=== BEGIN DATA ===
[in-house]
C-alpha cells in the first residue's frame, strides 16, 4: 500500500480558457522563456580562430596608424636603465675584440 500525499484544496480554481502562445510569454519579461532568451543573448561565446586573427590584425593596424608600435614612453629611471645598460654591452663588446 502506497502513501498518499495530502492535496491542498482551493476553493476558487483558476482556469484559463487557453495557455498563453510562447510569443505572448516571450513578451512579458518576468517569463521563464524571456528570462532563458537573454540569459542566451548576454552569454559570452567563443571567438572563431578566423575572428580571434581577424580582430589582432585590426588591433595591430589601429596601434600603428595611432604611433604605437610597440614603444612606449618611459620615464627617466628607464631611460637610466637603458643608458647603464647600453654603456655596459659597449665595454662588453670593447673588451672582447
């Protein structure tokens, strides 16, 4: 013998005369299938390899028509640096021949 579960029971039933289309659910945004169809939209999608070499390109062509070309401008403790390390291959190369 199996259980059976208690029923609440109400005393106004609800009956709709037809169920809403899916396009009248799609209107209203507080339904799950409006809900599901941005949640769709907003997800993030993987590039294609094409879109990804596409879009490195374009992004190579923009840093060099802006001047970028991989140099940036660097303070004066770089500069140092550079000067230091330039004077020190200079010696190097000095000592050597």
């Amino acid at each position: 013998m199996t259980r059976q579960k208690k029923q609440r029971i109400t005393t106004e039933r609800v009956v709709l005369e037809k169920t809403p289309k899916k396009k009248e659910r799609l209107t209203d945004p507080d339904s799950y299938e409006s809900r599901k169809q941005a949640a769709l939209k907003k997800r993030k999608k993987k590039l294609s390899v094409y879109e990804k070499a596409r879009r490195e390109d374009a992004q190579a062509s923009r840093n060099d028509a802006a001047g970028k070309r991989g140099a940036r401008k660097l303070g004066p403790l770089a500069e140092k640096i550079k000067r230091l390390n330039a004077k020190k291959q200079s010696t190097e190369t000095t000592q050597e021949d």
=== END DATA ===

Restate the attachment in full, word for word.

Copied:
[in-house]
C-alpha cells in the first residue's frame, strides 16, 4: 500500500480558457522563456580562430596608424636603465675584440 500525499484544496480554481502562445510569454519579461532568451543573448561565446586573427590584425593596424608600435614612453629611471645598460654591452663588446 502506497502513501498518499495530502492535496491542498482551493476553493476558487483558476482556469484559463487557453495557455498563453510562447510569443505572448516571450513578451512579458518576468517569463521563464524571456528570462532563458537573454540569459542566451548576454552569454559570452567563443571567438572563431578566423575572428580571434581577424580582430589582432585590426588591433595591430589601429596601434600603428595611432604611433604605437610597440614603444612606449618611459620615464627617466628607464631611460637610466637603458643608458647603464647600453654603456655596459659597449665595454662588453670593447673588451672582447
């Protein structure tokens, strides 16, 4: 013998005369299938390899028509640096021949 579960029971039933289309659910945004169809939209999608070499390109062509070309401008403790390390291959190369 199996259980059976208690029923609440109400005393106004609800009956709709037809169920809403899916396009009248799609209107209203507080339904799950409006809900599901941005949640769709907003997800993030993987590039294609094409879109990804596409879009490195374009992004190579923009840093060099802006001047970028991989140099940036660097303070004066770089500069140092550079000067230091330039004077020190200079010696190097000095000592050597």
């Amino acid at each position: 013998m199996t259980r059976q579960k208690k029923q609440r029971i109400t005393t106004e039933r609800v009956v709709l005369e037809k169920t809403p289309k899916k396009k009248e659910r799609l209107t209203d945004p507080d339904s799950y299938e409006s809900r599901k169809q941005a949640a769709l939209k907003k997800r993030k999608k993987k590039l294609s390899v094409y879109e990804k070499a596409r879009r490195e390109d374009a992004q190579a062509s923009r840093n060099d028509a802006a001047g970028k070309r991989g140099a940036r401008k660097l303070g004066p403790l770089a500069e140092k640096i550079k000067r230091l390390n330039a004077k020190k291959q200079s010696t190097e190369t000095t000592q050597e021949d």